Comments/Context: As a foil to the larger Baltz, Becher, Ruscha exhibit on view in the next room (here), this small show of the contemporary work of Jeff Brouws provides concrete evidence of the continued use and popularity of the typology as a photographic form. Like Evans and Christenberry before him, Brouws has an eye for vernacular America, tracking down a broad catalog of abandoned drive-in theaters, broken roadside advertising, and one-story storage units with rolling steel doors.
There is of course a limit to the ubiquity of the typology at some point; not every subject deserves such exacting attention. And this show reminded me that the typology is in many ways an originality reducing form; the more it is executed with systematic serial rigor, the less the individual images have a signature style that is obviously attributable to a specific maker. I think this brings us back to a strong dose of conceptualism as the foundation on which this form is built; those who casually hang their pictures in a grid without thinking through what this approach really implies are truly missing the point. Brouws has clearly thought this through and has opted for a more personal approach to the typology, a little less stringent and structured than many, but perhaps a little more comfortable and approachable.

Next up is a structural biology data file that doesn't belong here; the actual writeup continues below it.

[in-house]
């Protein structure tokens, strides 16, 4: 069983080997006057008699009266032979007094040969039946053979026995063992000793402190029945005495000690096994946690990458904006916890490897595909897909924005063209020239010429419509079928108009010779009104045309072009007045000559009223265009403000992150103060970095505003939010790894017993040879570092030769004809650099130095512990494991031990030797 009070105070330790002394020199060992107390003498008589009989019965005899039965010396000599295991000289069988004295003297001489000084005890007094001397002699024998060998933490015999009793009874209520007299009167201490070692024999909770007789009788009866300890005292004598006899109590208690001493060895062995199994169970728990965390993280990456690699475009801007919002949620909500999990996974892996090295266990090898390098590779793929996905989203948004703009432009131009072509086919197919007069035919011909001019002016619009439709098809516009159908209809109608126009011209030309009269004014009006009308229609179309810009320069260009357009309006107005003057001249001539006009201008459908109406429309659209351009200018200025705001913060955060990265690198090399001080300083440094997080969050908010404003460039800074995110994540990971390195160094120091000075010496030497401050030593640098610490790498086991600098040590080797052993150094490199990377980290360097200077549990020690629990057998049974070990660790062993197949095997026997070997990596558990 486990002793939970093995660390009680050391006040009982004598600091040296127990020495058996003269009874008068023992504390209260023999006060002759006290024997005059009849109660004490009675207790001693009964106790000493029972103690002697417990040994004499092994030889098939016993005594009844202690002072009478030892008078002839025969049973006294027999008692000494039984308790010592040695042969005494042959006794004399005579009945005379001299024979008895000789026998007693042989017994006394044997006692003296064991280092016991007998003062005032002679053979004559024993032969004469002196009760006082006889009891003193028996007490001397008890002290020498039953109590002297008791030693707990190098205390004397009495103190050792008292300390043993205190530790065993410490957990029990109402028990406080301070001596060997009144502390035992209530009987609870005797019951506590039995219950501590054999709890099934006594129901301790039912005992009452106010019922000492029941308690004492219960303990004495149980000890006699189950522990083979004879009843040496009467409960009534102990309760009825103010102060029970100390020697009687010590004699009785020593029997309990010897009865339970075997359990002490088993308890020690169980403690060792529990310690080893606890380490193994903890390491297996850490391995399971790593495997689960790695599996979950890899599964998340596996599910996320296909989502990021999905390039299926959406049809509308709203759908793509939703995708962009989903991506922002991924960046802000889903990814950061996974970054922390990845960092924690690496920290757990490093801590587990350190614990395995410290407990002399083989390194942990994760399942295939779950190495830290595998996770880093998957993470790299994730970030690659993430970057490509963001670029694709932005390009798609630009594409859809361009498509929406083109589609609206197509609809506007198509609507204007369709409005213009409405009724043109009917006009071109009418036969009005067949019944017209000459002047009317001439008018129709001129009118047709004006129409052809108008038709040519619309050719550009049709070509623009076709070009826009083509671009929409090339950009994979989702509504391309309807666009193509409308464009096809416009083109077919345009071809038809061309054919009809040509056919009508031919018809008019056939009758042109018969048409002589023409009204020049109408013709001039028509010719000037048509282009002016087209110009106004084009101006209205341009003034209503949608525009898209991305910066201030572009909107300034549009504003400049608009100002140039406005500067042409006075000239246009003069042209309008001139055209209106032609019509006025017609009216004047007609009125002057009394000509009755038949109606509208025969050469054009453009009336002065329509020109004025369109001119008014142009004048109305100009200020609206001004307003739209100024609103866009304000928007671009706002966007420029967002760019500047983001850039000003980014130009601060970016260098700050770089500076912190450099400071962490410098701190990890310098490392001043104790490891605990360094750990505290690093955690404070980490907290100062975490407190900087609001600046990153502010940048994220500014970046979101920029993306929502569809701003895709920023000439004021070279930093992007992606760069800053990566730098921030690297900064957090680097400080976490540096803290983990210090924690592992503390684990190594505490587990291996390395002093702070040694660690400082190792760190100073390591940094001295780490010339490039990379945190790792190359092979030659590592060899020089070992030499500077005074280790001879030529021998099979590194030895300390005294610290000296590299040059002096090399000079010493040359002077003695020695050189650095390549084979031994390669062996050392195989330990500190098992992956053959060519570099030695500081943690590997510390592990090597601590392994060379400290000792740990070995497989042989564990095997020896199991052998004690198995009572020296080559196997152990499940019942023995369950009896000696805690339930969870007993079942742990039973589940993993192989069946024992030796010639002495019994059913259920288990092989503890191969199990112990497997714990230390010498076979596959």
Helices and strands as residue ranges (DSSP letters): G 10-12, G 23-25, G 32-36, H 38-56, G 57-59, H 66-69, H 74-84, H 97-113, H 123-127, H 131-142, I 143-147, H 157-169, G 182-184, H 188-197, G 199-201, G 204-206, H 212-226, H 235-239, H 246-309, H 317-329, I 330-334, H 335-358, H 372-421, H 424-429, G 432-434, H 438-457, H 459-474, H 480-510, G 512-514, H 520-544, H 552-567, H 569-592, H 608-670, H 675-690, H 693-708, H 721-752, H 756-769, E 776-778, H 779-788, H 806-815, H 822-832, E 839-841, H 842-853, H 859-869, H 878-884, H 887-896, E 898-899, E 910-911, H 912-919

Collector's POV: The works in this show are priced as follows. The storage unit typology is priced at $10750, while the sign typology is $11750 and the drive-in typology is $22000. Brouws' work is not readily available in the secondary markets, so gallery retail is likely the only option for interested collectors at this point.
Of the three typologies on view, my favorite was the selection of broken signs (Signs Without Signification); it's on the right in the bottom installation shot. I liked the way the empty outlines were pared down into the simple geometries of squares, rectangles and circles, almost like line drawings against the backdrop of the sky.
Rating: * (one star) GOOD (rating system described here)
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